John Cusack: Institutionalizing the Bush agenda, the massive expansion of executive power...

Jonathan Turley: But they have more of an ability to do it, because they know that they're starting out by dividing the usual --

John Cusack: Opposition.

Jonathan Turley: -- community, right --

John Cusack: Got it.

Jonathan Turley: -- that supports whistleblowers. And it's the same thing with civil liberties -- they know that at least half of the usual folks who support whistleblowers will remain silent if the assault is by President Obama. And it's part of this cult of personality that has taken hold of so many liberals and Democrats and progressives.

John Cusack: Yeah. We see that every day.

Jonathan Turley: But the crackdown on whistleblowers is an example of a rather muted response. The Obama Administration has gone full tilt against whistleblowers. They have shown very little sympathy or restraint. But there has been precious little coverage of that. I mean, I thought the Democratic Convention was eye-opening, when you looked at the party platform from 2008 in comparison to 2012. Whole areas of civil liberties disappeared between those two conventions. And even though it's true that these conventions are pretty much content-less, the refusal to even mouth support from some of the principles in his reelection campaign was really striking from indefinite detention to torture.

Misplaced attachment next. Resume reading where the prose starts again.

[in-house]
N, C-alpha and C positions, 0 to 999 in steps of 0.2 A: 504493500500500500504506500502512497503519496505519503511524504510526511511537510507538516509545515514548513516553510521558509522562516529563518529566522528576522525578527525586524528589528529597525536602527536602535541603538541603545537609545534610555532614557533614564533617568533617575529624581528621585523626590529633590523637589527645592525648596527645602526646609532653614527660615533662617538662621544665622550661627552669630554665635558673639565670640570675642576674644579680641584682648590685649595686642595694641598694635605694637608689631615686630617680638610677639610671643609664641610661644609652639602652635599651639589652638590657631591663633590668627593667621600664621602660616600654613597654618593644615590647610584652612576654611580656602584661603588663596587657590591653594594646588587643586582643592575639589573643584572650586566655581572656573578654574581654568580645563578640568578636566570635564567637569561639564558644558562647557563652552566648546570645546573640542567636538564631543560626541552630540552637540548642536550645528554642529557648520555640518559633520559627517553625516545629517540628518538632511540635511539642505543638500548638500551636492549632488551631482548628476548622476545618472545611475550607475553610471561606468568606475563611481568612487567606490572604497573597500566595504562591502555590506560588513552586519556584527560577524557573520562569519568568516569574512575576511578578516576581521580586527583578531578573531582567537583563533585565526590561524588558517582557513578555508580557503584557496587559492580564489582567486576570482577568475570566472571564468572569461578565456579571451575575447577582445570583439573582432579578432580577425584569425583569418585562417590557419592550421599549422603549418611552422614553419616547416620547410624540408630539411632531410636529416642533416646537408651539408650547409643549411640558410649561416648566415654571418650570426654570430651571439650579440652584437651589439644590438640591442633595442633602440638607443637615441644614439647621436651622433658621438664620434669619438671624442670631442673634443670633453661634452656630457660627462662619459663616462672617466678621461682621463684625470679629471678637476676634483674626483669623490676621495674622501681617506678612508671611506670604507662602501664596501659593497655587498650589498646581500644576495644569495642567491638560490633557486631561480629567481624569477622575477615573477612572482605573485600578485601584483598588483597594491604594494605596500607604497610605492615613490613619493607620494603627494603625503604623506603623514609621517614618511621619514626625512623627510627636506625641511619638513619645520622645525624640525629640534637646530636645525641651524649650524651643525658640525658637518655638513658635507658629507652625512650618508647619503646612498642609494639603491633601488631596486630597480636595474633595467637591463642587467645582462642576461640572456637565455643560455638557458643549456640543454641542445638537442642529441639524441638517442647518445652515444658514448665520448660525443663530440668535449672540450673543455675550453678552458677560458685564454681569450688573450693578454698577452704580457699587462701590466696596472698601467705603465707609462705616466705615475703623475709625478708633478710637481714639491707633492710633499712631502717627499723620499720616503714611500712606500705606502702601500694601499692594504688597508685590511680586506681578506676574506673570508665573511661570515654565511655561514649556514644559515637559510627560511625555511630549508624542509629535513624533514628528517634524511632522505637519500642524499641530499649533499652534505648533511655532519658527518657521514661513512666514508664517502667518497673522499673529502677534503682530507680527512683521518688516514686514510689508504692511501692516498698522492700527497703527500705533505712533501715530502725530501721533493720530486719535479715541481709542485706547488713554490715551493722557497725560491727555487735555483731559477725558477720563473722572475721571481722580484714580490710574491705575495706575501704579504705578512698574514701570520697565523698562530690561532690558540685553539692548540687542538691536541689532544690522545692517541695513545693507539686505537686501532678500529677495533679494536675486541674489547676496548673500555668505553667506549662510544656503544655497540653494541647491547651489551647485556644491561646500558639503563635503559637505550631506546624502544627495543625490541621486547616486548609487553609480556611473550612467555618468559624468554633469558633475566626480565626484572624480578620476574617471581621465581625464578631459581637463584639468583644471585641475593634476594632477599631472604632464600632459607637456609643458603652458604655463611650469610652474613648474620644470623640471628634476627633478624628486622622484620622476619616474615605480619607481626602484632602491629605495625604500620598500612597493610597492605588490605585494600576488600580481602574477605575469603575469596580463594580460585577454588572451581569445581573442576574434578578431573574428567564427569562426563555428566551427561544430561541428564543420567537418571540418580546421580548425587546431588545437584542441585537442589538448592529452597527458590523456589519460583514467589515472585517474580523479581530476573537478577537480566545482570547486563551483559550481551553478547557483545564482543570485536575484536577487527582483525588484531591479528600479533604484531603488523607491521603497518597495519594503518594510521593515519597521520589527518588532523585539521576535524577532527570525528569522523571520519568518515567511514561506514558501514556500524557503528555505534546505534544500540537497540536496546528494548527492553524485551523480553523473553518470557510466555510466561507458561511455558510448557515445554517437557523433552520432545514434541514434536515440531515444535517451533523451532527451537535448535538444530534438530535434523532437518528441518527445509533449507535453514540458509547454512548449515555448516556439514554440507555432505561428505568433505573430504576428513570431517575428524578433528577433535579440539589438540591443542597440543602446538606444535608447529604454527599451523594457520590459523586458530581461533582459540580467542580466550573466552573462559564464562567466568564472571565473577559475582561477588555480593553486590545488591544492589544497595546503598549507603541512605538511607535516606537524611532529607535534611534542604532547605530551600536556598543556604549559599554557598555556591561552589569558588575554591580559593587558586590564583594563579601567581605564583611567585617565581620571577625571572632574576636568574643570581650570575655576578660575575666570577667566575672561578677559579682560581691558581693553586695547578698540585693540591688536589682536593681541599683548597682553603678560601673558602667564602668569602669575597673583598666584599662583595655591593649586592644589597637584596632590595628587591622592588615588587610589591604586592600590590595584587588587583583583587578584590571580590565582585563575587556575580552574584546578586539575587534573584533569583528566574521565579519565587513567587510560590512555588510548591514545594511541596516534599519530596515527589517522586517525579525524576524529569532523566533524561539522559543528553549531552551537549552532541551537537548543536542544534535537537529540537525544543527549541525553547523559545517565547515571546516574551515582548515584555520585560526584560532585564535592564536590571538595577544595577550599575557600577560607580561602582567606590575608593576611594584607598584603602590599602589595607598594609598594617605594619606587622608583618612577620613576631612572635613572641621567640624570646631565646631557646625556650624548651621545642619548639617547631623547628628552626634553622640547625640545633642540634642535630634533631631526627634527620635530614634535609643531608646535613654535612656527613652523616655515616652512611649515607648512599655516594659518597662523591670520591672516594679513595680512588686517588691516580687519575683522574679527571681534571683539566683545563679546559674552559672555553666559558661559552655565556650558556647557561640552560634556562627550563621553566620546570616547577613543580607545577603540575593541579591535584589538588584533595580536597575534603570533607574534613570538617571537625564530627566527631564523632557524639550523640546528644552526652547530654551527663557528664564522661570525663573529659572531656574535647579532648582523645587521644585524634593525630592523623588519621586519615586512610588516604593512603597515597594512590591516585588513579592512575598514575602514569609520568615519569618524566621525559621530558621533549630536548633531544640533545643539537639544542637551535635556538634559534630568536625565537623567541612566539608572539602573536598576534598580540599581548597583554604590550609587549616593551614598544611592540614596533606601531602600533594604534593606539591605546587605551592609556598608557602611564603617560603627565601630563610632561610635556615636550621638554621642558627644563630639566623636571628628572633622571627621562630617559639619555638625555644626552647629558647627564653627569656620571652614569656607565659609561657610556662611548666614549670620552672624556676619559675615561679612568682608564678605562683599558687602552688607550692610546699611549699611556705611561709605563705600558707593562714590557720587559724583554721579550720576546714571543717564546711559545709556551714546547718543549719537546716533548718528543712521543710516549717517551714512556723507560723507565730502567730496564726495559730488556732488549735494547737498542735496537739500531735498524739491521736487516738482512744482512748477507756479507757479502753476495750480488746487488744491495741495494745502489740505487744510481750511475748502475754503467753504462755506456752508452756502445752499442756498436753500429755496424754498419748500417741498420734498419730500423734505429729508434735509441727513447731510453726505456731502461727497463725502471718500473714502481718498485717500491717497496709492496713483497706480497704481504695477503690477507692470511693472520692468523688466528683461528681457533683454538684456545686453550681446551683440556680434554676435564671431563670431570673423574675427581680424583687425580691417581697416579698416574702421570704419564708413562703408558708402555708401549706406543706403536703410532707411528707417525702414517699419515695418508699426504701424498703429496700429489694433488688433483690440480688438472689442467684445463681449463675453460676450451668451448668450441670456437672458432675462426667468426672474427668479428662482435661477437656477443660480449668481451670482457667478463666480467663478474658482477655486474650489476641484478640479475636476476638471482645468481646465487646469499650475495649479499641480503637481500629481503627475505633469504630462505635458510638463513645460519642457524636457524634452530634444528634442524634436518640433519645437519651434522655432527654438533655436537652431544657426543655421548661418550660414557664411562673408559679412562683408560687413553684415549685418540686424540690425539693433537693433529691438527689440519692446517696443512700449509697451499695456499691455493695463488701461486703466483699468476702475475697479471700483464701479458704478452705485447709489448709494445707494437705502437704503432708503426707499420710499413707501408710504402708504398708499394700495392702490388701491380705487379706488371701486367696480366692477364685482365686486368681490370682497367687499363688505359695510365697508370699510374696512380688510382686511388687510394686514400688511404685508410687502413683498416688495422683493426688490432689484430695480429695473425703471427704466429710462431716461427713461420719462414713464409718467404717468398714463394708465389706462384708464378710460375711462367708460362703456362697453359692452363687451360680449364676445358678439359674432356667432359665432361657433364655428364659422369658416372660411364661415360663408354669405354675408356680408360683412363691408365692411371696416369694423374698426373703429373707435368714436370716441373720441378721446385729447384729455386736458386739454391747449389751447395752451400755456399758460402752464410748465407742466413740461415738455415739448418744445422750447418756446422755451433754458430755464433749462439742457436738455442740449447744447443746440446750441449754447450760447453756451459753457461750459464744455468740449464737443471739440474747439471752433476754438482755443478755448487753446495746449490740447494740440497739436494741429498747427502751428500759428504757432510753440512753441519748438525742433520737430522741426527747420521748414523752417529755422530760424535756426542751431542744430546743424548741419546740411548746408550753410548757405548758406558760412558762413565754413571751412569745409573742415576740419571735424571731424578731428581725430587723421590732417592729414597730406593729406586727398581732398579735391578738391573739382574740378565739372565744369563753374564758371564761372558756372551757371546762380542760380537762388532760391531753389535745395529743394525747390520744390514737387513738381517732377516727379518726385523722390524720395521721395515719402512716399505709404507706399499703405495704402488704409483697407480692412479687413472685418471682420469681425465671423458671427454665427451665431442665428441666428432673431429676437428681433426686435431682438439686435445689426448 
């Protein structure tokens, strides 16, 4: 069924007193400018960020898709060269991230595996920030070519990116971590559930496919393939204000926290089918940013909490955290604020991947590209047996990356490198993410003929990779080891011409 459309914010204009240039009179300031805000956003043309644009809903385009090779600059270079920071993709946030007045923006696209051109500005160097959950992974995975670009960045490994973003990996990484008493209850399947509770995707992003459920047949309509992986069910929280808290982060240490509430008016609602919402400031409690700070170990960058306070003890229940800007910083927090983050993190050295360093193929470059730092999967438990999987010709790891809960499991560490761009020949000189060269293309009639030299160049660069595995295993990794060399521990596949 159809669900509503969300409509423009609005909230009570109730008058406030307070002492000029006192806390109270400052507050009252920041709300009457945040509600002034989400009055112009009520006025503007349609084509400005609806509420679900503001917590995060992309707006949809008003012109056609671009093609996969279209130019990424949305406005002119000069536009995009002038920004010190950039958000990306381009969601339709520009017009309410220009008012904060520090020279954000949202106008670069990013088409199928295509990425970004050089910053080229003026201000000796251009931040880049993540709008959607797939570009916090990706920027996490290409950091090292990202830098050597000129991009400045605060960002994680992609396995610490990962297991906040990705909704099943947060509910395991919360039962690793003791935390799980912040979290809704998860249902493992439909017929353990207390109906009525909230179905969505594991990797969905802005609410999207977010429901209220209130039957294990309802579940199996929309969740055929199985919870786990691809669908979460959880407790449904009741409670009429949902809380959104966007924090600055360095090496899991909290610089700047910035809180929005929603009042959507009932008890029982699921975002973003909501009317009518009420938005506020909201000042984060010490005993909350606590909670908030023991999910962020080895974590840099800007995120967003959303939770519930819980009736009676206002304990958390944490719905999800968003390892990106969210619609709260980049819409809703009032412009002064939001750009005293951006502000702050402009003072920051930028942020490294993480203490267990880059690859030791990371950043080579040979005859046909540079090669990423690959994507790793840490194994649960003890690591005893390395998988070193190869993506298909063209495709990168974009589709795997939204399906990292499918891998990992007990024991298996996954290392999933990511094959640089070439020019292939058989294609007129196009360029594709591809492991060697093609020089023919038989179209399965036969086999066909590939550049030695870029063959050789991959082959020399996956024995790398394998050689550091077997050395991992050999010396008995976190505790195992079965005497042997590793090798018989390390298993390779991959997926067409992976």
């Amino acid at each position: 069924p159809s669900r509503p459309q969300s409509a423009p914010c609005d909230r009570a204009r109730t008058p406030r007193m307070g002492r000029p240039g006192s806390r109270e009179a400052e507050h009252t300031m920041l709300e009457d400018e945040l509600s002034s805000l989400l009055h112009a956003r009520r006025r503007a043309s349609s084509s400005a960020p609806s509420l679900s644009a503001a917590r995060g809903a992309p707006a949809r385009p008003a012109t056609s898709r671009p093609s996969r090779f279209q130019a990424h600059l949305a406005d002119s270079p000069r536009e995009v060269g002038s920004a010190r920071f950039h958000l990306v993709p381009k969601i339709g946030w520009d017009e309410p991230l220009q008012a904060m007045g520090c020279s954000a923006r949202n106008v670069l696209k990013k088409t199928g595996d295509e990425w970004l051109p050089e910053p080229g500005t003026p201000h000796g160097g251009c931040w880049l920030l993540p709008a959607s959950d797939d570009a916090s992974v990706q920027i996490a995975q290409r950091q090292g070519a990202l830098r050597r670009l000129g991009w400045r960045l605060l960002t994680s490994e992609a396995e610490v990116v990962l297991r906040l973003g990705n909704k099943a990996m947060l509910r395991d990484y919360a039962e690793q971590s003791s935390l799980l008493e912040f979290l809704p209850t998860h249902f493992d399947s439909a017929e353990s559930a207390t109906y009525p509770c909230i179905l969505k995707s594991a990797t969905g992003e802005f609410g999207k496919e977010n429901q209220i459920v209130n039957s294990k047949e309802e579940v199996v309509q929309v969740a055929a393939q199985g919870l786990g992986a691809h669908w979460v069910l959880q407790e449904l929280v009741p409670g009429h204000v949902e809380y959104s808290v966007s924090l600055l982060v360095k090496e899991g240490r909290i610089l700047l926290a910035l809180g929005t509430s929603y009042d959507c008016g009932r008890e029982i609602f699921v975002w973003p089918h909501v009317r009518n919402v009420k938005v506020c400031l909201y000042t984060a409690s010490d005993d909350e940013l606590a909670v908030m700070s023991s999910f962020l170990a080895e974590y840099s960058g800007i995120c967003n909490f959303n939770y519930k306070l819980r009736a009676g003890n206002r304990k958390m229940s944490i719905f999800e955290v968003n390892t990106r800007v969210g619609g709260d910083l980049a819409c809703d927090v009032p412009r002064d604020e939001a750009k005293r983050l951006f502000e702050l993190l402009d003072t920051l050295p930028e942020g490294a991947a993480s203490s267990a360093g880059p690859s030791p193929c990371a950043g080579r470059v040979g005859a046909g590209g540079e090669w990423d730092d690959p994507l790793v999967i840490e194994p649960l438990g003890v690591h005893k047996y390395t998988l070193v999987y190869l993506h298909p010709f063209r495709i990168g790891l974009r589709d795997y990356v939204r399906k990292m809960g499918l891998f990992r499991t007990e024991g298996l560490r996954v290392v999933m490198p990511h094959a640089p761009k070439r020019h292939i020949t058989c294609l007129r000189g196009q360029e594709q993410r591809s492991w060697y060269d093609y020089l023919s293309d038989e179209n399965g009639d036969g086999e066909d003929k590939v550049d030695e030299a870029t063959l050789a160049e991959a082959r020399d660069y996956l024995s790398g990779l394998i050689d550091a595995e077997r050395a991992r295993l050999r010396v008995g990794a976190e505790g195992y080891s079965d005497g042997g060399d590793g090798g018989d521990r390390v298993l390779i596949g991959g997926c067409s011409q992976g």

John Cusack: I know.

Jonathan Turley: I mean, it's evaporated. The same thing with warrantless wiretapping -- drone murders -- even Americans killed without out even a coherent legal argument or standard --

John Cusack: But he was on Jon Stewart, and he did say that killing Americans isn't optimal,

Jonathan Turley: Yes.


John Cusack: -- that is sort of a loose acknowledgement of some of the messy and pesky affairs of state.

Jonathan Turley: Yes. It's sort of like taking a convertible out in the rain. It's not optimal.

John Cusack: No, not optimal. Sometimes you just need to hold people in prison without trial and assassinate them. But not optimal.

Jonathan Turley: It really does show the infatuation with drones in this administration. Few people know that President Obama has used drone attacks many times more than Bush ever did. Obama's off the charts in terms of drone attack.

John Cusack: -- and these are acts of war, on sovereign countries, and innocents are being killed, right? But we call them suspected terrorists, and butcher them. In reality we don't know who they are -- or who we're killing -- or why.